It’s part of a busy day, so we’ll try to murder more than one avian with the rocks we have when we reach Rocky Top.
We tried to get the University of Tennessee Pride of the Southland Marching Band to entertain you with their stirring rendition of Felice and Boudleaux Bryant’s classic ballad, but, alas, we couldn’t pull it off. Maybe we’ll do a sing-along?
Your guide wants you to try the best on every tour, so we’ll both eat lunch and visit the Coal Creek Miners Museum. We’re recommending that half the group eats while the other half visits the museum next door. Then we’ll switch before reboarding our motor coach for the continuation of our trip.
Hey! It’s a barbecue joint. It’s far from fancy. But anyone who has visited this relatively new addition to the area’s culinary attractions comes back again and again.
From “burnt ends” to ribs, from cornbread to banana pudding, this is a restaurant you will want to visit again. We’ll be using the voucher system here, again, giving you the flexibility to choose from the menu, so you’ve already paid for a pretty good meal. You can always spend your own money if you want more or if you want to buy souvenirs or gifts.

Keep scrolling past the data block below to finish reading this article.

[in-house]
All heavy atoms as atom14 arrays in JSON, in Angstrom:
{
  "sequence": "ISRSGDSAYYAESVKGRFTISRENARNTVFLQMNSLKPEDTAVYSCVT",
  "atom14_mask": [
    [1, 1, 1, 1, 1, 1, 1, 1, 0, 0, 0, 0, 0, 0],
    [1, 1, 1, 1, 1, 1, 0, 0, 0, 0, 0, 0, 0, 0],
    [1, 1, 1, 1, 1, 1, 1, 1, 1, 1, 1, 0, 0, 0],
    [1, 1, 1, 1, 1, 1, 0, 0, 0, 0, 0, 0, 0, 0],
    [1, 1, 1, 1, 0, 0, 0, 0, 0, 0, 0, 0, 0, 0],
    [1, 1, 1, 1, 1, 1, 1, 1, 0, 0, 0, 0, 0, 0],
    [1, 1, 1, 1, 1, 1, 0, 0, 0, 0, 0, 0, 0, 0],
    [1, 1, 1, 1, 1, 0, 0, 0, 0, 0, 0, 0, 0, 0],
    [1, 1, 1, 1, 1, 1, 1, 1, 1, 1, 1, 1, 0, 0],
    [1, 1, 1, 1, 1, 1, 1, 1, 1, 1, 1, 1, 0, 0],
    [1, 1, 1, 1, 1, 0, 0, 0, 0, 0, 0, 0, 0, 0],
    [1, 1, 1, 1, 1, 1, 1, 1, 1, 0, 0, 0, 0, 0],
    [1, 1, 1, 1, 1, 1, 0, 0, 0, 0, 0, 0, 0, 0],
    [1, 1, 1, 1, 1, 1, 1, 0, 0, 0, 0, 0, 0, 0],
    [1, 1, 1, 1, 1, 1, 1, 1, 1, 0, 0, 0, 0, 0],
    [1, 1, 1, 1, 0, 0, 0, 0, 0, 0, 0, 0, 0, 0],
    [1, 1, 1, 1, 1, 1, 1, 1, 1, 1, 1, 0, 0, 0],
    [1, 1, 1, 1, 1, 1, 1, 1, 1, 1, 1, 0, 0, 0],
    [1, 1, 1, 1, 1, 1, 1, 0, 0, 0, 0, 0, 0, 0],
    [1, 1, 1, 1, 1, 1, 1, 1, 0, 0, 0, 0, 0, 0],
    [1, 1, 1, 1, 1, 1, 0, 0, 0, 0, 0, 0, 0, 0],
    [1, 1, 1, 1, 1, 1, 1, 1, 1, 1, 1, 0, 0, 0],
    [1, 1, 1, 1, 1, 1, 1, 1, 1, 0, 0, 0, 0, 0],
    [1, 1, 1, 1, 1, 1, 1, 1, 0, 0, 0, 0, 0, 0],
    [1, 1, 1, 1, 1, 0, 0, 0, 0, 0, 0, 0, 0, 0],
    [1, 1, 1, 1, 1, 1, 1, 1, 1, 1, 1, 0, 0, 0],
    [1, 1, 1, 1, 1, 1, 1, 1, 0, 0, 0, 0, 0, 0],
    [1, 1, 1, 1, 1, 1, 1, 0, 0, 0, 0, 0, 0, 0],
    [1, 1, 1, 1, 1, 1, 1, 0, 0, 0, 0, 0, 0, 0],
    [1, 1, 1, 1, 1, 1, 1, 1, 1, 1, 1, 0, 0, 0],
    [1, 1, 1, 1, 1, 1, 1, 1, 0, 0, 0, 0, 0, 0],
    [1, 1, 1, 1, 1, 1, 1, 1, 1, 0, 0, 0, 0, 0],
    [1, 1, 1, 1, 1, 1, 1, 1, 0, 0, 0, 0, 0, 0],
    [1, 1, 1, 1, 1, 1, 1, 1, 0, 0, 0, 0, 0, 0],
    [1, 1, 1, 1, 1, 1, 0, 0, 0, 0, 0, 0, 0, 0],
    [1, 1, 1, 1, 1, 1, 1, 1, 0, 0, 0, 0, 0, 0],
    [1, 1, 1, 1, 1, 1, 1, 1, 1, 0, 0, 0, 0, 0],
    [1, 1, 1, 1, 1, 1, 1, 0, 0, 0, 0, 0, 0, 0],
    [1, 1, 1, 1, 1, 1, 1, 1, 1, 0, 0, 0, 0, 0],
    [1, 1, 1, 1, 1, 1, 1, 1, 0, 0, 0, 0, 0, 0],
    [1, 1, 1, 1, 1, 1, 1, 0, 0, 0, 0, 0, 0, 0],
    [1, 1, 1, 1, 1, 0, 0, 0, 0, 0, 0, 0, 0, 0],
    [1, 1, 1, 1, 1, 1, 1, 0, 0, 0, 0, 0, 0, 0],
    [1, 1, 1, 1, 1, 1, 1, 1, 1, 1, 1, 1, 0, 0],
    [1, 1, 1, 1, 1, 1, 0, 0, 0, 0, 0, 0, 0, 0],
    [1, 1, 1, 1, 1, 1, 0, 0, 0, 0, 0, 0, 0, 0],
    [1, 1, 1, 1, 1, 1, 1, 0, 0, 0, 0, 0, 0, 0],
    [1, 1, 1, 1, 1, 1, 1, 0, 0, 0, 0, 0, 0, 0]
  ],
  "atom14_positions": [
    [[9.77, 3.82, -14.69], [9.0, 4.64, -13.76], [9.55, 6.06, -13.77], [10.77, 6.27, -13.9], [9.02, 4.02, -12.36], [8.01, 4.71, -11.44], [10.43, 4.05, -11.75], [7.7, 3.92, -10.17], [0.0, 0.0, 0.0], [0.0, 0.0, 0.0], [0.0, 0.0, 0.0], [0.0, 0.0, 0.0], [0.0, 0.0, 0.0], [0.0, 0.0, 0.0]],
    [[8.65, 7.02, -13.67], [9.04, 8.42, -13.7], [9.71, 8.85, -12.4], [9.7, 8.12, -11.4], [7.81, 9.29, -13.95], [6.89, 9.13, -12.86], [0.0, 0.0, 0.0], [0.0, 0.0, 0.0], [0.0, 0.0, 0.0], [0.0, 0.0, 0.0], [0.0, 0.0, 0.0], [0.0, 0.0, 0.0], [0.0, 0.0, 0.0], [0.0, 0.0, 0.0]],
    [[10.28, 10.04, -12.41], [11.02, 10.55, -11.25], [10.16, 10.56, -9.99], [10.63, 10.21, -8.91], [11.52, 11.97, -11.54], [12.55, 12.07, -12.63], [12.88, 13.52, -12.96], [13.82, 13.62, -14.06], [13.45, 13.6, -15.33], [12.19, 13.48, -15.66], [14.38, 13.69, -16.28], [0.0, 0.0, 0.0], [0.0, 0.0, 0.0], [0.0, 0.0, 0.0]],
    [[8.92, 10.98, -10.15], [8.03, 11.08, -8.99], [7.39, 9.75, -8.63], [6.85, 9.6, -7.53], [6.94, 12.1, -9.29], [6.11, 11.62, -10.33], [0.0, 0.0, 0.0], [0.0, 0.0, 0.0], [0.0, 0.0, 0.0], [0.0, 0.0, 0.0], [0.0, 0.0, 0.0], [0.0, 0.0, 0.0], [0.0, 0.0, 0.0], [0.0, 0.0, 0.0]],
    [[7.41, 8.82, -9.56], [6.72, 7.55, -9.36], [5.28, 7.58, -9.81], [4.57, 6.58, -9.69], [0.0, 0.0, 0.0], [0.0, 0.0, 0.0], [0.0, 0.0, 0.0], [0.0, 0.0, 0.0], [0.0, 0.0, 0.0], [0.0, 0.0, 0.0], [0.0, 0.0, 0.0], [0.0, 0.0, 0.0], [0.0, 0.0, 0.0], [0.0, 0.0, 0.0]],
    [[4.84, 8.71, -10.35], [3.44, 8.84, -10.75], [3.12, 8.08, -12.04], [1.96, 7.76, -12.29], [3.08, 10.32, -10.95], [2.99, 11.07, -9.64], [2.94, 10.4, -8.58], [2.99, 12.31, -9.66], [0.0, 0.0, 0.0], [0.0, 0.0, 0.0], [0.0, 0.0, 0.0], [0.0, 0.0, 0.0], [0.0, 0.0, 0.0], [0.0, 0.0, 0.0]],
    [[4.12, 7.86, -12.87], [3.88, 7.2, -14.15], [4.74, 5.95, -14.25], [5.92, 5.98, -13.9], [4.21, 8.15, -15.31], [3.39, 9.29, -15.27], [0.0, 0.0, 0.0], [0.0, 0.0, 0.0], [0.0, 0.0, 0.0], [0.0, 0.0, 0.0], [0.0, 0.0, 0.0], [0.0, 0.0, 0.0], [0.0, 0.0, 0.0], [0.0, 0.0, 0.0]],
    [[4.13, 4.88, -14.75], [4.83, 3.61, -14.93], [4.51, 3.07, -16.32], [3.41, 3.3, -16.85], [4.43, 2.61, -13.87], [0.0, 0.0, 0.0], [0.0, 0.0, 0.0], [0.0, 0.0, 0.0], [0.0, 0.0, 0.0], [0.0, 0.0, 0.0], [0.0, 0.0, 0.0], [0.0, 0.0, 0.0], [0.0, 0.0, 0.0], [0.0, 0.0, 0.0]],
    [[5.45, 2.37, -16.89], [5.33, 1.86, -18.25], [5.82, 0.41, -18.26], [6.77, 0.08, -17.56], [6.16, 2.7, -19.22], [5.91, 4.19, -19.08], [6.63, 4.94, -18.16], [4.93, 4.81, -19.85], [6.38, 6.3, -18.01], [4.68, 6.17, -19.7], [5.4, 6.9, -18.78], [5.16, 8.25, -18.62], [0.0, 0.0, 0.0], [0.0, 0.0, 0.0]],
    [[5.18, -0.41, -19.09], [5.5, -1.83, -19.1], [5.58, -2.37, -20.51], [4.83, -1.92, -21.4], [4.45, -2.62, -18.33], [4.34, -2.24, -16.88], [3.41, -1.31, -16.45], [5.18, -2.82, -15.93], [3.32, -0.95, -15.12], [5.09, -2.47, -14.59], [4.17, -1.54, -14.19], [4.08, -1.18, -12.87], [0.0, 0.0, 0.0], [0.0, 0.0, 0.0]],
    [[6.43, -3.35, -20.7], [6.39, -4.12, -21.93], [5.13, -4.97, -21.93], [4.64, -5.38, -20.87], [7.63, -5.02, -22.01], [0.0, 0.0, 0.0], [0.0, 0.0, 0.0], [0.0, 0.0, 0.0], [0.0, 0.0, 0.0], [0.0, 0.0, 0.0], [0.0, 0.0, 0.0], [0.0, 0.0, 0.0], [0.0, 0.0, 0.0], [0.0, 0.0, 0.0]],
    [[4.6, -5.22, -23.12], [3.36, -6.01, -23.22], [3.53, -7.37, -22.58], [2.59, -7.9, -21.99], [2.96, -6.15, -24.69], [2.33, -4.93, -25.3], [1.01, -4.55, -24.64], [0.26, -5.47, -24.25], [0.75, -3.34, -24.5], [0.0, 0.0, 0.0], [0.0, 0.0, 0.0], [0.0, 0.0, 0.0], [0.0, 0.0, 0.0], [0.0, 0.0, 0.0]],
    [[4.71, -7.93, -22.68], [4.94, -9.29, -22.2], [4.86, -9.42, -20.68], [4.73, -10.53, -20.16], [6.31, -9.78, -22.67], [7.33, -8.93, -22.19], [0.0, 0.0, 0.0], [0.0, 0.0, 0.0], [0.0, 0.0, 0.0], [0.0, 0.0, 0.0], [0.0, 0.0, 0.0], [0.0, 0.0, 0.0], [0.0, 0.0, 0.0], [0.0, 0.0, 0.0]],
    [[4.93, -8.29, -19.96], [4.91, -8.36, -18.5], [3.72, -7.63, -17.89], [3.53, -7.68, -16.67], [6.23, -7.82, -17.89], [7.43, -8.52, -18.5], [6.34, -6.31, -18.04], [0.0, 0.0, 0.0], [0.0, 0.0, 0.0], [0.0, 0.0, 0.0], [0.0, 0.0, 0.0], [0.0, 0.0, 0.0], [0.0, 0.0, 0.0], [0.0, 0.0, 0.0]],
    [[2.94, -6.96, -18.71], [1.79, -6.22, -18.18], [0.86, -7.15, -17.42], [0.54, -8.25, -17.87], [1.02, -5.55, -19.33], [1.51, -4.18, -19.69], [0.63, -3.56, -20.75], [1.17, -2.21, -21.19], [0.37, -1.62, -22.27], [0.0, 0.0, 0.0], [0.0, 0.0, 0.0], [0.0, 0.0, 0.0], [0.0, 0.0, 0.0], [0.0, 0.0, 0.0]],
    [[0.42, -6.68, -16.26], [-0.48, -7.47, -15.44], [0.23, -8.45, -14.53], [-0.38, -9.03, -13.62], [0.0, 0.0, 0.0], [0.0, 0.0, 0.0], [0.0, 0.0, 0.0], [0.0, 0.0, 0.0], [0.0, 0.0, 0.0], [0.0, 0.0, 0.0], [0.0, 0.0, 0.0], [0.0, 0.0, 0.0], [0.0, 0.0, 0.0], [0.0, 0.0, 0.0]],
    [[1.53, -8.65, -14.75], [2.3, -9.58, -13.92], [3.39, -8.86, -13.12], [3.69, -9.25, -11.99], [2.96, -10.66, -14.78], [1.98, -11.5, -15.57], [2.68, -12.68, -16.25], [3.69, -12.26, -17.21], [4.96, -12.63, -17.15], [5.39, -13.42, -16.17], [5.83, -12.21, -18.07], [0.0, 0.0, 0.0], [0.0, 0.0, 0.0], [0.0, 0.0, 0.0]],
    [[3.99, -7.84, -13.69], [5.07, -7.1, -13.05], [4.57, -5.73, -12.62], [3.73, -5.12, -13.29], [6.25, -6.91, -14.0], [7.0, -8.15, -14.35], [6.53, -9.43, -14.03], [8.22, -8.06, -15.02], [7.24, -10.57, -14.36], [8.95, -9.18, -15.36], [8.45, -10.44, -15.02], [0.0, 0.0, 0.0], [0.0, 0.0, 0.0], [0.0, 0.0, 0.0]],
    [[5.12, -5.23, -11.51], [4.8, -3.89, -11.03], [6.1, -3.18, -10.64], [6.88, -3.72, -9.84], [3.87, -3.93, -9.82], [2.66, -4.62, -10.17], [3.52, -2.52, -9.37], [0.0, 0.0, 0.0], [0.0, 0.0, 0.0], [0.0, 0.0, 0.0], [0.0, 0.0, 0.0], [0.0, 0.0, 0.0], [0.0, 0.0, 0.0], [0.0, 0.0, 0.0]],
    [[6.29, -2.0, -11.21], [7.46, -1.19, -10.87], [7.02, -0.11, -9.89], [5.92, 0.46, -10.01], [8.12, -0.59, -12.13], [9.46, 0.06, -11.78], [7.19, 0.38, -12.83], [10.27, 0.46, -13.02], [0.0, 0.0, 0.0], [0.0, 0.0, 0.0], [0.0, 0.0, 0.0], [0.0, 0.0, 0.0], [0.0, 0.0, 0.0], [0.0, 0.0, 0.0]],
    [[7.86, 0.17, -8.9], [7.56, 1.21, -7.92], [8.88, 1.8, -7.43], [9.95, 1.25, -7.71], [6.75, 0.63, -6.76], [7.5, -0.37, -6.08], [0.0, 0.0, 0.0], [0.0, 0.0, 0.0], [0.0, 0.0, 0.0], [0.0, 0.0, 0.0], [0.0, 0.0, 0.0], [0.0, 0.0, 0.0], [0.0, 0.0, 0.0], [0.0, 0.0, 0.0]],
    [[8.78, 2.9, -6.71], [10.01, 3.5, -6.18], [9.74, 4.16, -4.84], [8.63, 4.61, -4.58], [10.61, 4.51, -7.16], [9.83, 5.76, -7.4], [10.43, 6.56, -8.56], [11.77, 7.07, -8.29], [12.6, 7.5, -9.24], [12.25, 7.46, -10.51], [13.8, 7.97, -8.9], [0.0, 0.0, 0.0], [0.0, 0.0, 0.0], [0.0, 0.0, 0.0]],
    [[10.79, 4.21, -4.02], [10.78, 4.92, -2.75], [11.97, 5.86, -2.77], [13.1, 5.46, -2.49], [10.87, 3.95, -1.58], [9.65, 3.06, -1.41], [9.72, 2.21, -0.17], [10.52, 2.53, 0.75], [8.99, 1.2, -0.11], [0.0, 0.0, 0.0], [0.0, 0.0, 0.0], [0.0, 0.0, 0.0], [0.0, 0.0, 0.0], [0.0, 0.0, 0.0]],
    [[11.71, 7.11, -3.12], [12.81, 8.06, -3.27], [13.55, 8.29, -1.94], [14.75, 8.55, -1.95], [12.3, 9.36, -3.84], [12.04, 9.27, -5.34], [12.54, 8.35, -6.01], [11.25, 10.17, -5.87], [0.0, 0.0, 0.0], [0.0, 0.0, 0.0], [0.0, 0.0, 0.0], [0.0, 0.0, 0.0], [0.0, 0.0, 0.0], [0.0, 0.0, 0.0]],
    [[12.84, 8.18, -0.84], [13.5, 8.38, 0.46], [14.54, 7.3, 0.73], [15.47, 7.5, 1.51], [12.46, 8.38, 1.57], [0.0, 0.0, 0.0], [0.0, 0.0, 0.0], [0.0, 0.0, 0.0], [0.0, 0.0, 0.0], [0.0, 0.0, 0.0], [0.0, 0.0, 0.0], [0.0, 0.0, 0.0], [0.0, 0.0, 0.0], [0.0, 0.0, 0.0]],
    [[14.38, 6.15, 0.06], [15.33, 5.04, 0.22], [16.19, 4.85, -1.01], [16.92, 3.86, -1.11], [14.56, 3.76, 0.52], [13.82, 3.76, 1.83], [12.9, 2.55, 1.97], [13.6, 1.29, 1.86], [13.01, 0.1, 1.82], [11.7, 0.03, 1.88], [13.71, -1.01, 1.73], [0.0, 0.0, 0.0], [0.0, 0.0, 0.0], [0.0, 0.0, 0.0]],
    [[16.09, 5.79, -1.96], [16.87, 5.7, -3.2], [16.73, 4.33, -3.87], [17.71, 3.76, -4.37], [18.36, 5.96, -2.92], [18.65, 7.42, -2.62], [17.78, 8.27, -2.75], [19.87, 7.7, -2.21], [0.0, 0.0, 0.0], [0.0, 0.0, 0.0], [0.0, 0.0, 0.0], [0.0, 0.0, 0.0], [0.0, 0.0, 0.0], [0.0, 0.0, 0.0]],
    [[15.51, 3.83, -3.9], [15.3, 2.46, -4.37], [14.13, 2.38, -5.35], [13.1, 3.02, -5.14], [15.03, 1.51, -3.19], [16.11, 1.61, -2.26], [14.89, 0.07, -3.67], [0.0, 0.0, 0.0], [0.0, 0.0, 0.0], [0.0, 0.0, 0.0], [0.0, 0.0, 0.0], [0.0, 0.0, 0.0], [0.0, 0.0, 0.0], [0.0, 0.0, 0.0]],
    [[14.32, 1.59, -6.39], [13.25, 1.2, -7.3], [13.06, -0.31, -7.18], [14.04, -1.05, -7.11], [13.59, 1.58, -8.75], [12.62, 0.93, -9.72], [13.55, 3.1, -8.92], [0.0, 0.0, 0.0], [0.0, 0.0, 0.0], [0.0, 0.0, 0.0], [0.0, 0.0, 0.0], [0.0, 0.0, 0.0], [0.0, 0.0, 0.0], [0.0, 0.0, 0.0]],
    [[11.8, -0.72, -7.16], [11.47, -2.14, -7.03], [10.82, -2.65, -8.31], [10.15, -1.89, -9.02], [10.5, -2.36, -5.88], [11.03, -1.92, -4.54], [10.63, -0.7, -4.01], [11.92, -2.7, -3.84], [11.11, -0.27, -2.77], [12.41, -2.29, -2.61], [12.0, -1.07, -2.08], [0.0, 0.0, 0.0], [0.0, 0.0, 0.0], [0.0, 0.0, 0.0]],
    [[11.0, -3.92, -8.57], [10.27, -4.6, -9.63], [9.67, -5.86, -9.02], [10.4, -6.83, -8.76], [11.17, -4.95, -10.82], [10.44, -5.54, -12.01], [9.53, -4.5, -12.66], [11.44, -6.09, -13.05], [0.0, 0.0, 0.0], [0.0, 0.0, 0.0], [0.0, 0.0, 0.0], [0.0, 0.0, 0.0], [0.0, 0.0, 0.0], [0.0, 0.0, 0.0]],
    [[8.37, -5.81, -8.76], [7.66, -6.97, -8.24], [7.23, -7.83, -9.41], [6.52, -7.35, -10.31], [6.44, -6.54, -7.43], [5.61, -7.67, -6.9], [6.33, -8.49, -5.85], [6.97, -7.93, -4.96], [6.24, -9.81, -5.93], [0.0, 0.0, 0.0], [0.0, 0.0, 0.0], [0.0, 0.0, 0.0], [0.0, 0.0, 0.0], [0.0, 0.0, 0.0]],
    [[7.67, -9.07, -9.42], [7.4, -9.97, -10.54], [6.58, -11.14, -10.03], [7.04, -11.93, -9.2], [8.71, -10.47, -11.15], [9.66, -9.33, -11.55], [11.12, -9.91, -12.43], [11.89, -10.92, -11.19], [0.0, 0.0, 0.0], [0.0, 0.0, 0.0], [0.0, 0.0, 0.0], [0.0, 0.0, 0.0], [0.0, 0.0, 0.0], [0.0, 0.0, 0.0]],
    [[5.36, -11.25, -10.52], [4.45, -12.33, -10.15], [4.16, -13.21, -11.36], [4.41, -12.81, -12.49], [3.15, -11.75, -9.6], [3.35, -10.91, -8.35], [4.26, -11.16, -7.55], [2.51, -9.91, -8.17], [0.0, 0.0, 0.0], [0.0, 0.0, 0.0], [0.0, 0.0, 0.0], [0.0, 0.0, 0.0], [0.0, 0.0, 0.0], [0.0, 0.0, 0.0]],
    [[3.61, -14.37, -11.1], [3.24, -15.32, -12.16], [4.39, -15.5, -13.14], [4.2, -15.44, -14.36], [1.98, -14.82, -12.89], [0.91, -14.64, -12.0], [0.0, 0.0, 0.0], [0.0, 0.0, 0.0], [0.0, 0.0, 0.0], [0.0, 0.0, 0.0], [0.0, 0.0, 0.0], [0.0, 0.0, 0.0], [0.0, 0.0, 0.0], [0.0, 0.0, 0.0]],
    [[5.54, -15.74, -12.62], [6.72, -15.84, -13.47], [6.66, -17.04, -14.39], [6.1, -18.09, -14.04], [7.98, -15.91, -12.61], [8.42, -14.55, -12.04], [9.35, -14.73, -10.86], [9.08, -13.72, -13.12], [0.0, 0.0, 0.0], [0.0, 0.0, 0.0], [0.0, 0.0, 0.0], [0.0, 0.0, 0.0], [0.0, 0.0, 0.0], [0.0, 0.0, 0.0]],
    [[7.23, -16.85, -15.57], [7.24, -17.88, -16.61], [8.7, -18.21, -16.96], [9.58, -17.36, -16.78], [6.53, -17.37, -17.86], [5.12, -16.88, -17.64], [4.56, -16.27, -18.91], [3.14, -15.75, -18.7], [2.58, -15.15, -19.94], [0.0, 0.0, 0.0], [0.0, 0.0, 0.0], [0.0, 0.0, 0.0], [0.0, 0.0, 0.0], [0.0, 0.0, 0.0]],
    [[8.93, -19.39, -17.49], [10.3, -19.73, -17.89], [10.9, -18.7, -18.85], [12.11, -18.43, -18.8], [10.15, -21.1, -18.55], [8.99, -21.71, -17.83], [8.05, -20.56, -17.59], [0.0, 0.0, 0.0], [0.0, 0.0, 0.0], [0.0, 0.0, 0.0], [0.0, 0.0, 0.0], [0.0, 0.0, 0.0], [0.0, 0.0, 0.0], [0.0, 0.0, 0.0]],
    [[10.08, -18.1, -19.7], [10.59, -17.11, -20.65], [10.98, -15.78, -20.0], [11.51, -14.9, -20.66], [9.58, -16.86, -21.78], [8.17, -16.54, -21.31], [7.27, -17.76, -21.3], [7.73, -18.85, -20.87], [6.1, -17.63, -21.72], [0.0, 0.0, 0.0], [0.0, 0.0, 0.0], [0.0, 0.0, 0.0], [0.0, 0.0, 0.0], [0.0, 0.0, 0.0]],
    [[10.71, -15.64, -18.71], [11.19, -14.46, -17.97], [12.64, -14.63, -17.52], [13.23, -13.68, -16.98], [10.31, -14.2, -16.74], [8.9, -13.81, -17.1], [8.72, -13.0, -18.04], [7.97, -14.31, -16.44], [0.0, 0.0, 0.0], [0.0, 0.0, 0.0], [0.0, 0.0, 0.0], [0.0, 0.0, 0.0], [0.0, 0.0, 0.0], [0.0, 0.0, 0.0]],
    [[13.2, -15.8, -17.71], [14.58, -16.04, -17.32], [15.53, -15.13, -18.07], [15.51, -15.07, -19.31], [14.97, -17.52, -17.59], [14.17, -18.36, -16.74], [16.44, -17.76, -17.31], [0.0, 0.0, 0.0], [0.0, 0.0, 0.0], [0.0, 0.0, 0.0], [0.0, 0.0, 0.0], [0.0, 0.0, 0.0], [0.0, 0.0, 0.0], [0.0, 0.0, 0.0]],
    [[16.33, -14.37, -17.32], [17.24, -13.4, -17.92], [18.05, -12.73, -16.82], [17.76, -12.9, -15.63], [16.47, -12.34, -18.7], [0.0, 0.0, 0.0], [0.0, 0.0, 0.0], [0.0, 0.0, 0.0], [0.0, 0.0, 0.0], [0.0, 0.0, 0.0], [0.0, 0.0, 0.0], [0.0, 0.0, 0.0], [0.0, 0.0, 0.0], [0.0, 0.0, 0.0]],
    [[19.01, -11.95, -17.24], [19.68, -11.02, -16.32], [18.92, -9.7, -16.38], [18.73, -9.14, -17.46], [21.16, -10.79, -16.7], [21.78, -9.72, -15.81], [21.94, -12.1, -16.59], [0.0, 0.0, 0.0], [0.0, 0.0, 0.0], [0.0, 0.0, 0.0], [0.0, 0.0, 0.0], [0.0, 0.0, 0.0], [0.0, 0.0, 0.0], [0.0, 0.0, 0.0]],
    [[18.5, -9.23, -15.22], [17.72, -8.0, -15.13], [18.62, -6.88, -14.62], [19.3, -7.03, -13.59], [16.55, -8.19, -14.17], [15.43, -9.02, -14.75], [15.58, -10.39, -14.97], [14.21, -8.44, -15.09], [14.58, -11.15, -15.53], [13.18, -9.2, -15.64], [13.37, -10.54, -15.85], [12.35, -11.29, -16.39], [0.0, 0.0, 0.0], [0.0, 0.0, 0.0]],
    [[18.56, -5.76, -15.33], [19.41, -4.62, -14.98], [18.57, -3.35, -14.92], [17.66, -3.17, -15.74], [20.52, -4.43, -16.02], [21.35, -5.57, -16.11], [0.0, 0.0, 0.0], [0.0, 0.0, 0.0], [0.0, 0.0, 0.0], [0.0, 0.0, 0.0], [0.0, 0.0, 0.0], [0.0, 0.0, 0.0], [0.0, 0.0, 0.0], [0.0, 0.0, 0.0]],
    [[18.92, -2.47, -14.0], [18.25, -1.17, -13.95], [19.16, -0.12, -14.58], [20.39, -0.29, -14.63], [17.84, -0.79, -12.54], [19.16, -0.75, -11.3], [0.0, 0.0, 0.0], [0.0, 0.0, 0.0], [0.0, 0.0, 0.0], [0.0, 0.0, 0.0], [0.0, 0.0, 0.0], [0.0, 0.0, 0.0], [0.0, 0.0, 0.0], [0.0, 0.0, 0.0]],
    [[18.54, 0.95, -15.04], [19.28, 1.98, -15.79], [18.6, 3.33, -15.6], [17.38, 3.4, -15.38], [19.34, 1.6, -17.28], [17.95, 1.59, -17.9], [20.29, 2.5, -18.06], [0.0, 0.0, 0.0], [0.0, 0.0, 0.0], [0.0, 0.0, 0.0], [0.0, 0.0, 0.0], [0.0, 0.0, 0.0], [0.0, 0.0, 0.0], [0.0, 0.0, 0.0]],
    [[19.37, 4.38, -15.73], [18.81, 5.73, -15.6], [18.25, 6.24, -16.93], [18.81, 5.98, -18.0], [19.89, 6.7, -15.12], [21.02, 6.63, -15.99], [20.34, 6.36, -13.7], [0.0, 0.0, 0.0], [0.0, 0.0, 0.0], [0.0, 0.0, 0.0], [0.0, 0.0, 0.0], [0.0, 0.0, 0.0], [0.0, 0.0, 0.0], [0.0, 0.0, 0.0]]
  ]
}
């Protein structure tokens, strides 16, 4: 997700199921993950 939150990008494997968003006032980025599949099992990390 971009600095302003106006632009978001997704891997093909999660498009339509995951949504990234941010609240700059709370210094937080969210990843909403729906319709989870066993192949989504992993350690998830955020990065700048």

When we can, our tours will stop here, if only for samples. When we’re lucky, we’ll be able to sample on the way through and dine on the way home.
If you like brisket or pulled pork, bellies or fried bologna, this is your secret place. Country-style vegetables and frequent specialties make a meal of your visit.
Coal Creek was the original name of this town. They changed it “Lake City” after some “bad publicity” that you’ll learn about here. Only in this century, after no little bit of controversy, the town succeeded in securing the name of Rocky Top. For some of us, that curious history is reason enough to stop here.
Coal Creek Smokehouse, Rocky Top, Tennessee